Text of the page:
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Home » Articles » Copyright Reform: Why Bother?
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Copyright Reform: Why Bother?

  -  AFM Vice President from Canada

Pour la version française cliquez ici.

On May 29, I appeared before the Heritage Committee and, on June 5, before the Committee on Industry, Science, and Technology, all part of the statutory review of Canada’s Copyright Act. Why is this important, and how does it affect you, our members?

Part of the process, along with an appearance before committee, involves written submissions, along with recommendations for change. Our first recommendation is to amend the definition of sound recording within the act. Right now, when your recordings are used in a TV or movie soundtrack, you are able to collect a fee for synchronization. As an AFM member who did the work under our agreements, you would also be eligible for new use payments. However, there is currently no statutory right that protects audiovisual recordings. If Canada were to ratify and enact the terms of the World Intellectual Property Organization’s (WIPO) Beijing Treaty, such protection would exist and a tariff set to pay musicians for such use. This is something very much worth fighting for.

Our second recommendation involves the removal of the $1.25 million royalty exemptions for commercial broadcasters. This was originally intended to be an exemption for “mom and pop” radio stations (including college radio) that generated less than the aforementioned amount in advertising revenue. Instead, when enacted, it exempted the first $1.25 million in revenue from all stations. This is an unnecessary exception that would add millions of dollars worth of royalties for recording artists.

Our third recommendation involves expansion of the private copying regime to include new technology. Originally a levy on cassettes and CDs, revenue has dropped significantly over the years because, clearly, the preferred method of music storage is micro SD cards, hard drives, cellphones, and the cloud. The law must catch up to the technology, in order to properly compensate musicians for their lost revenue due to file sharing.

Our fourth recommendation comes in the form of reducing piracy in the digital world, which includes higher levels of responsibility on Internet providers, such as a requirement for notice and takedown of known copyright infringers.

Fifth, is a push to find ways to maintain Canadian content quotas, starting with the Canadian Radio-television and Telecommunications Commission (CRTC) recognizing the Internet as a broadcast medium and regulating it the same as radio and television. How many world-class Canadian bands would not have had their start without the mandatory support of Canadian radio? While the web has enabled artists to reach the world with their music, the reverse is also true. Without mandatory quotas for streaming, our players may be lost in the colossal torrent of content.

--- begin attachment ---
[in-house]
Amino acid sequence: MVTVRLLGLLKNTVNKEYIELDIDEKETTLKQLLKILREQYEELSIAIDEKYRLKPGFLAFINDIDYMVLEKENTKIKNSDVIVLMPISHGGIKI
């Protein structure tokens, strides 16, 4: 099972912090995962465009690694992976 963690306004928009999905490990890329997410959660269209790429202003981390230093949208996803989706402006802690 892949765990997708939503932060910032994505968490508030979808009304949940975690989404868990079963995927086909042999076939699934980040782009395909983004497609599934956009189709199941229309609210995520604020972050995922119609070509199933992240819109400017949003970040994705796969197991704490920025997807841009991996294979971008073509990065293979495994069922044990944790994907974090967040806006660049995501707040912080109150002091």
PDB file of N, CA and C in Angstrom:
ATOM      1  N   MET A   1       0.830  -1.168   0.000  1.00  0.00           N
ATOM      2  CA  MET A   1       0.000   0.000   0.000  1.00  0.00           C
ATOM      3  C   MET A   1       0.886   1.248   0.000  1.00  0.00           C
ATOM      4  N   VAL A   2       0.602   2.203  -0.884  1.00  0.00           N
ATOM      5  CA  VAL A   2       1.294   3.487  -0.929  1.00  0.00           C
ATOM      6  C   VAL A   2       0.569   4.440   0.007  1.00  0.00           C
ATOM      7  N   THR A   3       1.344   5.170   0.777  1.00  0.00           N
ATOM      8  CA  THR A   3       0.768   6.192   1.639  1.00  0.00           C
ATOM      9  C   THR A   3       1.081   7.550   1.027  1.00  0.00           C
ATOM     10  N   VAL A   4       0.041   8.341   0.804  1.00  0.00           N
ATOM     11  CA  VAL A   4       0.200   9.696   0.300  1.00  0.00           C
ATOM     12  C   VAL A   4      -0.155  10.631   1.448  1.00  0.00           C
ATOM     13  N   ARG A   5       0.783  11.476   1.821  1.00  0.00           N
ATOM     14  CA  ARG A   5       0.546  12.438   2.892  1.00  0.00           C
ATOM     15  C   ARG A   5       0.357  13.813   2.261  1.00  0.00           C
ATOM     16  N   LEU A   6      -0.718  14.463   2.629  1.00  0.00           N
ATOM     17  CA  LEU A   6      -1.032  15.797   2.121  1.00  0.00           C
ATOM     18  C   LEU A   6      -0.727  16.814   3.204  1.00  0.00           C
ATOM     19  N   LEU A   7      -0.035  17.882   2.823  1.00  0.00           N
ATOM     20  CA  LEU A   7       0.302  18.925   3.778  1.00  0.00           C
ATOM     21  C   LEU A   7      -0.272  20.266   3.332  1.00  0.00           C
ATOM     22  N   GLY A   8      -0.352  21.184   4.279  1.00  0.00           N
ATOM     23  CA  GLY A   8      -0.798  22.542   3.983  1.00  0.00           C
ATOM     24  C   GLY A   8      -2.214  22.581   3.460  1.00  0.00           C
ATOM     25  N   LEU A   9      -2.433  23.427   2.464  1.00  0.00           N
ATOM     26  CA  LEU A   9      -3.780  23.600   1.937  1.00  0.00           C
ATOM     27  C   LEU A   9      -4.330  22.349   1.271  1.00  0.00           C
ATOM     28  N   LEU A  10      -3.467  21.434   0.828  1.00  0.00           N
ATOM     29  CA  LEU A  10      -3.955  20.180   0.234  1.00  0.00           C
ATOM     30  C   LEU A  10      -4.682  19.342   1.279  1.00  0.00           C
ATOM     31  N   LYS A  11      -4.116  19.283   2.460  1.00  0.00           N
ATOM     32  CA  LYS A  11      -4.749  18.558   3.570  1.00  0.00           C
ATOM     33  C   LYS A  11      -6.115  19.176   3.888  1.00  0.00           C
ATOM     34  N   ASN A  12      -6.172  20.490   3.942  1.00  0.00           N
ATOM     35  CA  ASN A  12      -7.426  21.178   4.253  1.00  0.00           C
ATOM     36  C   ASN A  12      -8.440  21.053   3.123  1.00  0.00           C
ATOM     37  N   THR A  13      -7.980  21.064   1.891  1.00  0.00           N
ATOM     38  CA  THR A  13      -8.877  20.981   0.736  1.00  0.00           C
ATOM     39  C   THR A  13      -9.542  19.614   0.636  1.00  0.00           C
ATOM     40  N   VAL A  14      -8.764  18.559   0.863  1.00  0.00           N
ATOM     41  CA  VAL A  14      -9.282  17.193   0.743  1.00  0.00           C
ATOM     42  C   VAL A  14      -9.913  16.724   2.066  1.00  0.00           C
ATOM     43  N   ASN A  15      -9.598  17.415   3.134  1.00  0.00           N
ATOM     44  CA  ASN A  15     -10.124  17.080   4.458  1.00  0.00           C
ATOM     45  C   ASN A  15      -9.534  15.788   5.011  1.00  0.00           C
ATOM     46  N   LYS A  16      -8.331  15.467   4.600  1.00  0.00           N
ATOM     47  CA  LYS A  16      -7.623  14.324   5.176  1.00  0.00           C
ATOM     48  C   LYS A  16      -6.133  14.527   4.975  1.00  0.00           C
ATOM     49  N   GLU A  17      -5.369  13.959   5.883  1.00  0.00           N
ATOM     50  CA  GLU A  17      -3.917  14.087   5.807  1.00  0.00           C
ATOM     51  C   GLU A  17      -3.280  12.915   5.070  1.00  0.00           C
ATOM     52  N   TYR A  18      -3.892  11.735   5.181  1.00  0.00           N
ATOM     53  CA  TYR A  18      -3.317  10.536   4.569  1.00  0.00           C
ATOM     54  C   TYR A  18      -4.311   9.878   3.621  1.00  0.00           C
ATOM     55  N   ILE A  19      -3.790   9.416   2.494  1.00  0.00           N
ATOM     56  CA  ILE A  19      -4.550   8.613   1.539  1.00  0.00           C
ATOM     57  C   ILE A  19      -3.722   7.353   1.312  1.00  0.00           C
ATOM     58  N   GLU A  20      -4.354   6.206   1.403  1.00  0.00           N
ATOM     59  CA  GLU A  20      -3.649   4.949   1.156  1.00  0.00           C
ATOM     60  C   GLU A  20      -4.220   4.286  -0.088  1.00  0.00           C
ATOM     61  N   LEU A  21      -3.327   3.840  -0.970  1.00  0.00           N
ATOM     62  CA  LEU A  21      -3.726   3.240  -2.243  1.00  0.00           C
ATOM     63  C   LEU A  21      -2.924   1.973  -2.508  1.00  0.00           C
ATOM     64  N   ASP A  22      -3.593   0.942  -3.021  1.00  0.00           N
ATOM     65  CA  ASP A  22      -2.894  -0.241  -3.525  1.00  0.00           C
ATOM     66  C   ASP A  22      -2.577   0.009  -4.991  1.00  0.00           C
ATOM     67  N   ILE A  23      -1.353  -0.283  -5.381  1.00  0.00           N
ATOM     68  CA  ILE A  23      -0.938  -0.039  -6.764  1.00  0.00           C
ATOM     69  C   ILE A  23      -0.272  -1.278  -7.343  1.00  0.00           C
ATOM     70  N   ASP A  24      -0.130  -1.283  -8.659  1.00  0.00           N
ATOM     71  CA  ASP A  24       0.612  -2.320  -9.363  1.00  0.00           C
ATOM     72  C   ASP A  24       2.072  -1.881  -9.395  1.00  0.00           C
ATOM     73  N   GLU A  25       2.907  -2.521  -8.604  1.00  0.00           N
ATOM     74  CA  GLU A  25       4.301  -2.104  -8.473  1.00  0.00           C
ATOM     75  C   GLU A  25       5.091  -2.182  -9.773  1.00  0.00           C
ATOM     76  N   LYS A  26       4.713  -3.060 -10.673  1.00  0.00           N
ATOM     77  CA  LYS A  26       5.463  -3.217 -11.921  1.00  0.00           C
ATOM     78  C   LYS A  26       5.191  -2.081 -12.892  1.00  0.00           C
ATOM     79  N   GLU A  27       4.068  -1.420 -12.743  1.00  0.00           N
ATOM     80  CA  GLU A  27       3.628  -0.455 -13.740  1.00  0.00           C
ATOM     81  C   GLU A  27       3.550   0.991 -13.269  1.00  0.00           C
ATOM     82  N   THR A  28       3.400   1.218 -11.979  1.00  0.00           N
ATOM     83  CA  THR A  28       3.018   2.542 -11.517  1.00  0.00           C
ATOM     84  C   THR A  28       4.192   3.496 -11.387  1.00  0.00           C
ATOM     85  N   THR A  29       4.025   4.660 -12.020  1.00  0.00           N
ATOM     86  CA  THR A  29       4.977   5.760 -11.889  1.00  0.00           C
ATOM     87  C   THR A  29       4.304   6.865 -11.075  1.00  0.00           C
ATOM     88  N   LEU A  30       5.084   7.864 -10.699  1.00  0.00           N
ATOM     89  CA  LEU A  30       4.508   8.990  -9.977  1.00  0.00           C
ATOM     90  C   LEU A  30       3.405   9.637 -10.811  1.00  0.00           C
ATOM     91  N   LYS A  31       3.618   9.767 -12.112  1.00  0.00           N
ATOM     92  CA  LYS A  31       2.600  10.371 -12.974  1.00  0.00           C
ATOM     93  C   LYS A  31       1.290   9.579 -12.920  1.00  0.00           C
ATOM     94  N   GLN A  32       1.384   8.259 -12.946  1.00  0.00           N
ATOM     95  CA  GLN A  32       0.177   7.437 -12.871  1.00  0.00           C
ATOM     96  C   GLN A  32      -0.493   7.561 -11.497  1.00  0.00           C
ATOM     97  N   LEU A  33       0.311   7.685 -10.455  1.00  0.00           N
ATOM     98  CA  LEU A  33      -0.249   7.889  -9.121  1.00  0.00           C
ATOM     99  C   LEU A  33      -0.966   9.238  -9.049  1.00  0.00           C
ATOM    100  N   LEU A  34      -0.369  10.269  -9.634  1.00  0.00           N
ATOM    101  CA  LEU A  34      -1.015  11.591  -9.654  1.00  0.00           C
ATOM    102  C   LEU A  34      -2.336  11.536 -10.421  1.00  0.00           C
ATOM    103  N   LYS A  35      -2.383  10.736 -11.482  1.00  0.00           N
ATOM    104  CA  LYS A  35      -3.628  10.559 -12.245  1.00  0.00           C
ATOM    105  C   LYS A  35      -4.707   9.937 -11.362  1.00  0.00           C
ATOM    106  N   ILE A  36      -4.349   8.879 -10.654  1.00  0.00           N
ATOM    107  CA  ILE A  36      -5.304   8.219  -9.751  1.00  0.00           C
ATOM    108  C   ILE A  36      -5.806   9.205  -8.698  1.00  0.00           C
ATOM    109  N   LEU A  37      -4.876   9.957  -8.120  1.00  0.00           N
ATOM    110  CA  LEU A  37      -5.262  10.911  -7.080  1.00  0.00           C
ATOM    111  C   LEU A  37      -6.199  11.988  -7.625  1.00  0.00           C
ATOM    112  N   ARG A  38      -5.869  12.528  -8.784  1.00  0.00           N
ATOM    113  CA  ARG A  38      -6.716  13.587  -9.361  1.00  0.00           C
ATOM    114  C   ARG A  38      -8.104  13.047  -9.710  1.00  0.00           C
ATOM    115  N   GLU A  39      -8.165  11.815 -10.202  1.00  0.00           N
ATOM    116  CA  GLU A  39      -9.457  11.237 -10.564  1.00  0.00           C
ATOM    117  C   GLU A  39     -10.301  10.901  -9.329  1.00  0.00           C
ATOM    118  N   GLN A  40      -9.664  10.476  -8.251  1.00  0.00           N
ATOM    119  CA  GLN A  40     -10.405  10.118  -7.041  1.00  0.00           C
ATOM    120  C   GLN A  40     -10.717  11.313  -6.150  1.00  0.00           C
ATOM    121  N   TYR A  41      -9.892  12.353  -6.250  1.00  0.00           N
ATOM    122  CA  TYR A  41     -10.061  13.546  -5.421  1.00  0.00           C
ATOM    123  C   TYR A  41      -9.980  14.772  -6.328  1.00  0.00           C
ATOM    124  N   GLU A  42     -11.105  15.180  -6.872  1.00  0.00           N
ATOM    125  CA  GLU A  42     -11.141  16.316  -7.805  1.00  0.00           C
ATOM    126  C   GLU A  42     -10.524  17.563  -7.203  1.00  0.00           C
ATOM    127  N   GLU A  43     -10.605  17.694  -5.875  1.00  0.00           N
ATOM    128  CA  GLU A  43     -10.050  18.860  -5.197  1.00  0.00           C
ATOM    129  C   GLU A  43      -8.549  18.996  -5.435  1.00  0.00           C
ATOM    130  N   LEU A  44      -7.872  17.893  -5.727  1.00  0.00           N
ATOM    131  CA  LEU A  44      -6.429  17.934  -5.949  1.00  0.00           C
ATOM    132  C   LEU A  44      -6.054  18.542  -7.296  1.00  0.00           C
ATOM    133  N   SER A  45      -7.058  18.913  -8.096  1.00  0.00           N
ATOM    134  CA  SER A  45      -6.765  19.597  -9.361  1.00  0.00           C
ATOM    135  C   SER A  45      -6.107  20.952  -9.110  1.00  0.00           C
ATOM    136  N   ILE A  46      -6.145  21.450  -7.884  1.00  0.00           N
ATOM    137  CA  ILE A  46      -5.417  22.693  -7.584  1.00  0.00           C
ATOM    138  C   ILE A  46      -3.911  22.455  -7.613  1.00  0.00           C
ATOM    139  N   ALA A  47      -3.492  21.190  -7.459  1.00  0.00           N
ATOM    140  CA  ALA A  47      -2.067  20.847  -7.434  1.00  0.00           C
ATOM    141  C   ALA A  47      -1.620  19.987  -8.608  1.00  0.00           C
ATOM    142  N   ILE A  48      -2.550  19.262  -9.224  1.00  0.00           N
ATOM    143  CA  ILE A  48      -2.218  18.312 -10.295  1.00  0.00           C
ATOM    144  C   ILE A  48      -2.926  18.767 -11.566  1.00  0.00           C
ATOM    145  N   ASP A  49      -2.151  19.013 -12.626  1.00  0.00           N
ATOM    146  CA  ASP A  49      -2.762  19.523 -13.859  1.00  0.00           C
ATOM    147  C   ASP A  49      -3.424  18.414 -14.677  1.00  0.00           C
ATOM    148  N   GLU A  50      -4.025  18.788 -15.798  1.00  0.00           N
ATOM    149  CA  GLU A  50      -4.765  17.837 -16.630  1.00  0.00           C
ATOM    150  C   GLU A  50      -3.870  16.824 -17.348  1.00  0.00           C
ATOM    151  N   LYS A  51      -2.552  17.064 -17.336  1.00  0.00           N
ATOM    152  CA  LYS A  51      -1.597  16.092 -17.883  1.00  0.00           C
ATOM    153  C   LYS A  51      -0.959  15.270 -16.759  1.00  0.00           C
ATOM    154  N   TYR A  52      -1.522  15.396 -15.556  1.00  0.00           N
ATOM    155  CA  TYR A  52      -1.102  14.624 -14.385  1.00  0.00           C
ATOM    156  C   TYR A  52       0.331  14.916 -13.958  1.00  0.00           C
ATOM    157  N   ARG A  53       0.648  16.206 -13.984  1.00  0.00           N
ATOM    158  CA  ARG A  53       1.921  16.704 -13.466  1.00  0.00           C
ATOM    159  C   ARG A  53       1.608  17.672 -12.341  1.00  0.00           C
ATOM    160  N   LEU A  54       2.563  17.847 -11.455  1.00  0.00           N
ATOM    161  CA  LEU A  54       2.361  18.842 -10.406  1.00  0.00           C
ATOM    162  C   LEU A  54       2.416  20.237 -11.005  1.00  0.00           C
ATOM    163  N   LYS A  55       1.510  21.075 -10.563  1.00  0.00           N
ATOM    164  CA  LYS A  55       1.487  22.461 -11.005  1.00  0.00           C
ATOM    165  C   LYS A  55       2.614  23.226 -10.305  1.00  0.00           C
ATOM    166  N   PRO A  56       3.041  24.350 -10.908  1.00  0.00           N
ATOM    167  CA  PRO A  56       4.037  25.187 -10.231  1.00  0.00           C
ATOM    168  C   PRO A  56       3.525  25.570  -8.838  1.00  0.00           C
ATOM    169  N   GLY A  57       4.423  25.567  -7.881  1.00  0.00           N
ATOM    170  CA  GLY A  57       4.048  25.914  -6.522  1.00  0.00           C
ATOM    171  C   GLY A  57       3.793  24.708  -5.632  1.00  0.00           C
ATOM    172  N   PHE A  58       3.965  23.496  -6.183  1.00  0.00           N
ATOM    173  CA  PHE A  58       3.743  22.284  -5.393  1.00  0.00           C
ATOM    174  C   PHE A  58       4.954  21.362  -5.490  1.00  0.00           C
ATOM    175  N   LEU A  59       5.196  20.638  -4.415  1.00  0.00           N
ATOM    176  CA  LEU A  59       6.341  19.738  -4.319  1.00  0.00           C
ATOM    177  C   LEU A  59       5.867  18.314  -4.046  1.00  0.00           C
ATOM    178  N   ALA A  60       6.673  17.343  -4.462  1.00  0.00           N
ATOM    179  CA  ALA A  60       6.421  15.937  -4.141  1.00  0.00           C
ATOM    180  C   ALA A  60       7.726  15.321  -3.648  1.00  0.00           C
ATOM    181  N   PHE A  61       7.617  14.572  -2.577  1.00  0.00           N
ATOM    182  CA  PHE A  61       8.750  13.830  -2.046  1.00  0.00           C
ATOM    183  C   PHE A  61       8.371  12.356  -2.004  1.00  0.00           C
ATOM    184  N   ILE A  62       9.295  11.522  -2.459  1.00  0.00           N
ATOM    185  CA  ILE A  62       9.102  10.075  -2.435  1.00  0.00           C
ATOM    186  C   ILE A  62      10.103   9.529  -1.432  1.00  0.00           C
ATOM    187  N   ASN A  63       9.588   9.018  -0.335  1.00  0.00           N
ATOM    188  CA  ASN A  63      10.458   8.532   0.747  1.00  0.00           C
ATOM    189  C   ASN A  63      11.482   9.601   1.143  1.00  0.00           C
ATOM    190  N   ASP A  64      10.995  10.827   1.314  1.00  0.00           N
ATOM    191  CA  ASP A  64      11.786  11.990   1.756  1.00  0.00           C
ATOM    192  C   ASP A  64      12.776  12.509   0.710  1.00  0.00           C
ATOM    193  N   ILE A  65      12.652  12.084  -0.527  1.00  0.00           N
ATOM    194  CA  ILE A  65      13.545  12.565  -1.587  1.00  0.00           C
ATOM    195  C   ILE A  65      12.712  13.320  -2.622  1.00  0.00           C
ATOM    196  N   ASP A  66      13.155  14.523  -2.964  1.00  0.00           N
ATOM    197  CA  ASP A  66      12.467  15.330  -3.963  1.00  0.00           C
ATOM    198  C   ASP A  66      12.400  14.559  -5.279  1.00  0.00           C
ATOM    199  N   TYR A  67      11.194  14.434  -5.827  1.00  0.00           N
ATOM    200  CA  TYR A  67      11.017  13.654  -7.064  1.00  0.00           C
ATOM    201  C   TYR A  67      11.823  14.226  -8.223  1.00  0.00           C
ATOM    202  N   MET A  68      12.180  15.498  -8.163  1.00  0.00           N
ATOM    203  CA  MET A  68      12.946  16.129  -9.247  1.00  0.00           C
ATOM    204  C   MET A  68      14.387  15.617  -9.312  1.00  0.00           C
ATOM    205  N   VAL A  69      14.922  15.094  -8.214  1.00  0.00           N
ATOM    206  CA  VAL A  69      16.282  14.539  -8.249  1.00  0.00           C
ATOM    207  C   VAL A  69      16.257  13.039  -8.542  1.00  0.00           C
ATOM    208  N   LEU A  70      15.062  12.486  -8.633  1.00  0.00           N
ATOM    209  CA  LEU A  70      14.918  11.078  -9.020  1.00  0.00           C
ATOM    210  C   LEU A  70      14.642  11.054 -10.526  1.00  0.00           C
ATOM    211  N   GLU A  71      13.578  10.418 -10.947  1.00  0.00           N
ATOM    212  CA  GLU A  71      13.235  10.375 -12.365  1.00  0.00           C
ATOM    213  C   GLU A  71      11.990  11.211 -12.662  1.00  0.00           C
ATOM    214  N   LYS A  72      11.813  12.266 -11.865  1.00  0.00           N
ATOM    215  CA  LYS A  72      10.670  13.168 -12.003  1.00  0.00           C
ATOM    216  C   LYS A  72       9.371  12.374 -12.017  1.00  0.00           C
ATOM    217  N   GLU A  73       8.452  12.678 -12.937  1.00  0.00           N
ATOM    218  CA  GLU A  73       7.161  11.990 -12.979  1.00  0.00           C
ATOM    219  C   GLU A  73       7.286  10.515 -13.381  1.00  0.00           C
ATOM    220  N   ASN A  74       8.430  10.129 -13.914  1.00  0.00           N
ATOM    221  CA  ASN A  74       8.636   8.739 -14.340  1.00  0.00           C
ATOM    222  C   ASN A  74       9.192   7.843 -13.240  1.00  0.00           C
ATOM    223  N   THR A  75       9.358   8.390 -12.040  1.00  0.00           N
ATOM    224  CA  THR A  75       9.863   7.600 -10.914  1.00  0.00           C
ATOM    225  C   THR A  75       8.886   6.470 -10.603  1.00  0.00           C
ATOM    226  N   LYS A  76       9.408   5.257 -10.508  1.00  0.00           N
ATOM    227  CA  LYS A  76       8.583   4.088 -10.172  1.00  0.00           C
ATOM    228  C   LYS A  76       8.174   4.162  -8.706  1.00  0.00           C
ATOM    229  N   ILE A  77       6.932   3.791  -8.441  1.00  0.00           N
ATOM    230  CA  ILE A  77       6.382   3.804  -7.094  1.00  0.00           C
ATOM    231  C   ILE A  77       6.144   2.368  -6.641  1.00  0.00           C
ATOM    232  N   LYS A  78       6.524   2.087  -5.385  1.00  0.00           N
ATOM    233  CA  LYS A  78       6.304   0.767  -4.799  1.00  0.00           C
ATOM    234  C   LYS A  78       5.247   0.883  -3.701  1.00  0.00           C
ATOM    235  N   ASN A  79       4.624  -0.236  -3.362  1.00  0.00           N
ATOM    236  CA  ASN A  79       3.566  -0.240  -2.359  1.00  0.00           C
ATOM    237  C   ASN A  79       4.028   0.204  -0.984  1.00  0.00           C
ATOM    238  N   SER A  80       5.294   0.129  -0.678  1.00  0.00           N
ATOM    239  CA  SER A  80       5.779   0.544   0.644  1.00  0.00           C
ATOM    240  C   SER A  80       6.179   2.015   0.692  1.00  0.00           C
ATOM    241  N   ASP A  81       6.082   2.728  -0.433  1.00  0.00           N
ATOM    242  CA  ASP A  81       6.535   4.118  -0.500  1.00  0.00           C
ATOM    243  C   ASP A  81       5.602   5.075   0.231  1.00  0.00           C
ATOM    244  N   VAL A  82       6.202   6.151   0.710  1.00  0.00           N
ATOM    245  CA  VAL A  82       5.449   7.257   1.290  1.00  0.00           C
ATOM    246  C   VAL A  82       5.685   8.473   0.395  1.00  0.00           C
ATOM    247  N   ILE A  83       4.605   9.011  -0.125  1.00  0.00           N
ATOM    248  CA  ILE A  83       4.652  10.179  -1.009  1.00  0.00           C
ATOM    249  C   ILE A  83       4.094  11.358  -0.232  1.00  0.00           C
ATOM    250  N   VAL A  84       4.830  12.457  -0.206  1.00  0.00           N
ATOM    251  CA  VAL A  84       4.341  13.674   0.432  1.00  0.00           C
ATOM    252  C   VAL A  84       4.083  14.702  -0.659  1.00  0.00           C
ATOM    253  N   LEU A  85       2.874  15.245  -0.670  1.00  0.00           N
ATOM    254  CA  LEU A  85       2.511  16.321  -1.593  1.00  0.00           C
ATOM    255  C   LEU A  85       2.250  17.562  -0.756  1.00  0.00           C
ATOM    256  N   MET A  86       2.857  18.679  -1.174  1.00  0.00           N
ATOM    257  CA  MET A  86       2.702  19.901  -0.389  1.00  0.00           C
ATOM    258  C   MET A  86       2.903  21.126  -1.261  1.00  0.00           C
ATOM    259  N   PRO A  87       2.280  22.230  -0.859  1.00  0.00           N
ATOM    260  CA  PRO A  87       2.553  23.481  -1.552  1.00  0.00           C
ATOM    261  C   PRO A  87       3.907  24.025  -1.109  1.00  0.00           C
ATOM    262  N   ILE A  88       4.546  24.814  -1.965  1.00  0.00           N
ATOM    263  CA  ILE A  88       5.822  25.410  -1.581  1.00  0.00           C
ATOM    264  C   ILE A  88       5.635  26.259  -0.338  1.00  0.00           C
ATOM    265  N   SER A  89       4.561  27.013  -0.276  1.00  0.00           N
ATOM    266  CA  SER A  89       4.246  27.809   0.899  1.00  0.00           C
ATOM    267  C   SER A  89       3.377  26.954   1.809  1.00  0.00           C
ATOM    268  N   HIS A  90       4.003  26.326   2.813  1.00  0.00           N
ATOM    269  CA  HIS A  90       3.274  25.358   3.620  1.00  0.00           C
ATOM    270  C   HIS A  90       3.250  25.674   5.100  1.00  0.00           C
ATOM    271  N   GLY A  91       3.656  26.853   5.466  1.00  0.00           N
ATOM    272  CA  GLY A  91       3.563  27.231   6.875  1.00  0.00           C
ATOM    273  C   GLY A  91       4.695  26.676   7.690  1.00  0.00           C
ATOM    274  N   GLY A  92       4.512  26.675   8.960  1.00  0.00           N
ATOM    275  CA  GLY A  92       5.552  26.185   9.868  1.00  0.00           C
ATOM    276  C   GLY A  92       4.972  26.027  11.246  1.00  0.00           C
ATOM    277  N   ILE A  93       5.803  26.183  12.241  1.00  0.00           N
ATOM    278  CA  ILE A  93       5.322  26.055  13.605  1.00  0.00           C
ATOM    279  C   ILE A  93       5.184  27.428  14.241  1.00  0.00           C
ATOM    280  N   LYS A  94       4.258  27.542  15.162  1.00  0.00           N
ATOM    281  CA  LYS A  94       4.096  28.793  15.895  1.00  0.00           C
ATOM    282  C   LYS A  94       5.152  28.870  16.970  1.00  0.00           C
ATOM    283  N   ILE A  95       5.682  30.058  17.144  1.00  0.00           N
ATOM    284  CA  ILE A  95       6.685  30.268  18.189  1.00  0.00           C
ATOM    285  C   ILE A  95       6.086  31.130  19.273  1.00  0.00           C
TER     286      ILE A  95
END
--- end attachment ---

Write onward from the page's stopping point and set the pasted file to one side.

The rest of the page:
Our sixth recommendation is a reform of the Copyright Board itself, and covered under a separate submission. Suffice to say, items before the board sometimes take years, which is expensive and totally unnecessary. Flawed decisions are also problematic, such as the unfortunate and underachieving Tariff 8 on streaming. Because the board imposed an old, existing rate on a new tariff, musicians in Canada see 10% of what their counterparts in the US and other countries receive in streaming revenues. In fact, our artists must generate 100 million streams in order to see $10,000, which is ridiculous.

So why bother? If the CFM and the other witnesses called before the copyright review committees are successful, these meaningful changes to Canada’s Copyright Act would result in significantly more income through our collective management organizations, such as the Musicians Rights Organization of Canada (MROC). While such a change requires an act of parliament through a copyright amendment or omnibus bill, this would be important legislation for all musicians.

What we are doing now is what we have always done. The CFM was heavily involved with Phase Two of the Copyright Act in 1997, which brought us Neighbouring Rights. The CFM was an integral part of achieving Federal Status of the Artist legislation. This is all possible because of you, and your incredibly important membership in the American Federation of Musicians of the United States and Canada.







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